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Biting Positive Help for You and Your Li


Is my child going to get bitten?

The honest and transparent answer is; maybe...but keep in mind, your child may also become the child who bites. 

Information About Toddlers and Biting

Children under the age of 3 years old (toddlers) in social groups, like in a school/childcare setting, are learning how to interact and function in a group setting.

As a toddler program, along with hitting, taking things from each other and pushing, biting is one of the most common behavior we see and deal with in this age group, though biting can be seen in older children. Up to the age of four, it is probably due to a delayed developmental stage. In children older than 4 years old, biting is usually a result of other reasons; child may be on the spectrum, child may have felt frustrated/trapped (it's a one time thing), child may have some communication or speech delays, etc.  

Biting is the hardest developmental behavior to deal with as a program director, a teacher and of course as a parent. 

The Parent of the Child Who Got Bitten 

  • Nothing is more frustrating and disheartening than seeing a bite mark on your child's body. 

  • You understand that it is a developmental stage, but your child is getting hurt and you want it to stop.

  • You may feel like your child is being targeted.

  • You may also doubt that the staff is doing all they can to protect your child. 

Those are all valid feelings to have.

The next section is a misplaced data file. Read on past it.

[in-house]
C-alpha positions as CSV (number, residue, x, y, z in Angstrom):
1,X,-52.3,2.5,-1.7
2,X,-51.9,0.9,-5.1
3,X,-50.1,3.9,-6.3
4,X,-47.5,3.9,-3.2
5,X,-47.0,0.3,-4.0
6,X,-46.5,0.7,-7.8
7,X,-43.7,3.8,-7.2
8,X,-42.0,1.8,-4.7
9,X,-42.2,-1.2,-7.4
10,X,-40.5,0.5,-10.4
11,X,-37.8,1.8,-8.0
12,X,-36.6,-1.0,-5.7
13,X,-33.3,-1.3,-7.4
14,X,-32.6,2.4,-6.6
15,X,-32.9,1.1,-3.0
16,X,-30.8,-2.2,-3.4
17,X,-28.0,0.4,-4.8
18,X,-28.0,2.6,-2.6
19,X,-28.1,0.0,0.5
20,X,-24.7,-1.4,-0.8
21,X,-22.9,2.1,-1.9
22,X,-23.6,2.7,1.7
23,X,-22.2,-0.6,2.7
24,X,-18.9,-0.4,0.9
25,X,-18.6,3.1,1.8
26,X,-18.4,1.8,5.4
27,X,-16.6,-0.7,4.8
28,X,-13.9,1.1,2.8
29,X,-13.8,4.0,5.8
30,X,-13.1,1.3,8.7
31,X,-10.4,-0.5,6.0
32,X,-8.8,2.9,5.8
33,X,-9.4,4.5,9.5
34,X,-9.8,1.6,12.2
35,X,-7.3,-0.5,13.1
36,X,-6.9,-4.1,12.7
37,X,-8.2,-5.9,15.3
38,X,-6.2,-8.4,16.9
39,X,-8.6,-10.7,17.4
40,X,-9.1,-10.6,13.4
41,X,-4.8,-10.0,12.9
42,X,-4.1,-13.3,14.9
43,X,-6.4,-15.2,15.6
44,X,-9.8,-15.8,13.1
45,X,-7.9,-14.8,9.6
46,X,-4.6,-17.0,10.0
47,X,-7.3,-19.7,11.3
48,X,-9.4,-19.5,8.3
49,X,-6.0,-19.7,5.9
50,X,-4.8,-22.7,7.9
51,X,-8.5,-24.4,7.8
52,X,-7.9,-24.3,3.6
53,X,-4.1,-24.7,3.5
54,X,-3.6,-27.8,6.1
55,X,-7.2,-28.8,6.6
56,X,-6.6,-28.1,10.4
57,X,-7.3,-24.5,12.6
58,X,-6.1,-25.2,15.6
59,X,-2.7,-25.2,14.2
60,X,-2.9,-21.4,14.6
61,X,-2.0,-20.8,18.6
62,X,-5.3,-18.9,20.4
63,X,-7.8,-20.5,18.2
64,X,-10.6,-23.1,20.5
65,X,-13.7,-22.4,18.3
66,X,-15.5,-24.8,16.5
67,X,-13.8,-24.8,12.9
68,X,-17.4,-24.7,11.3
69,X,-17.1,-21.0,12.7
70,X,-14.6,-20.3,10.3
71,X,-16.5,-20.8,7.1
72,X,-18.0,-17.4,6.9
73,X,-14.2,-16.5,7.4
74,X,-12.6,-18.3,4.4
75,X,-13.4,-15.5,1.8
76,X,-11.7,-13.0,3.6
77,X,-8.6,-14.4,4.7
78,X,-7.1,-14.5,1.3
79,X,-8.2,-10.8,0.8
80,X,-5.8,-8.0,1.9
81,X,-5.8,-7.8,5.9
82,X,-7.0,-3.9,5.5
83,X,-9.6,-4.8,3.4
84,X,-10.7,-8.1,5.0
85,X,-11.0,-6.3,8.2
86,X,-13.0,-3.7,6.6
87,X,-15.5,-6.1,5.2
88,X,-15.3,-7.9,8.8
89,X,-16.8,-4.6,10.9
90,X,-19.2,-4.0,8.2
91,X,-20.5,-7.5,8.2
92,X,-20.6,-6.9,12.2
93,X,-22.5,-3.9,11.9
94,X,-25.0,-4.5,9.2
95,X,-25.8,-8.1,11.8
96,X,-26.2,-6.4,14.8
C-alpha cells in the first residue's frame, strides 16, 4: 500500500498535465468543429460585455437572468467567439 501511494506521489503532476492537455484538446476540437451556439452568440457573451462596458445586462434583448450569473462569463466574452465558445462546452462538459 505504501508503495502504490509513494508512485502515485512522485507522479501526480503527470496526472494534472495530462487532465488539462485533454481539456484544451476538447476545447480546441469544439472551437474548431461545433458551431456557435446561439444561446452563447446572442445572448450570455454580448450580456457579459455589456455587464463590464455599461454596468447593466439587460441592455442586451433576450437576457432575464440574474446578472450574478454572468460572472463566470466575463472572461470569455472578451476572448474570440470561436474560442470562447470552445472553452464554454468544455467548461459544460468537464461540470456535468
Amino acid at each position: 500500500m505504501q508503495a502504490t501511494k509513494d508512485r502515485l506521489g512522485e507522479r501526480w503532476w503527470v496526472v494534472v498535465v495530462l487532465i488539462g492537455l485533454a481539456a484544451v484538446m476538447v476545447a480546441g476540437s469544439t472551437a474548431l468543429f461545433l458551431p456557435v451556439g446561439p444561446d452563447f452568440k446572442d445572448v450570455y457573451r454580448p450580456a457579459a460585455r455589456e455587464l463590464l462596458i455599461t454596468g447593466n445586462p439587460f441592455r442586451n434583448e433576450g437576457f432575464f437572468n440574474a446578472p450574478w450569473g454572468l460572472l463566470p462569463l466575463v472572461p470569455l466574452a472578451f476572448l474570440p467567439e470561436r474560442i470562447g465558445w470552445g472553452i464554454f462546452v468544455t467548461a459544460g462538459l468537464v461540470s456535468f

Please remember :

  • NO ONE wants any child to get hurt

  • The staff is working hard and using all their resources and tricks to protect all the children, including yours

  • The parent of the child who is biting not only feels horrible, but they are feeling desperate for the biting to stop

  • The school and staff works closely with the teaching team (in the room) and the families affected

  • As horrible/bad as the biting mark left looks on your child (especially if they are fair skin children), a lot of the time, the children who are bitten, don't even cry or 'feel pain' when the biting takes place. When this happens, unless the teacher witnessed the bite, it may go unnoticed by the teachers in the room. 

  • Keep the communication lines open with the teachers, check in and ask if there's anything you can do to help your child

  • Children may become the 'biter' at any time (including yours)

  • Toddlers don't target other children because they are mean or malicious

  • Children who are bitten often it is usually because they are 'friends' with the child who is biting and they want to play together (making it extra difficult for the staff to keep them apart)

  • The staff cannot give you the identity of the child who is biting nor can they give you specifics about the child but can give you general information about what is being done and how the behavior is being managed

  • Studies show that children who are bitten often in childcare settings (or have a sibling who bites) do not show any long-term effects (most don't remember it happening after a few months)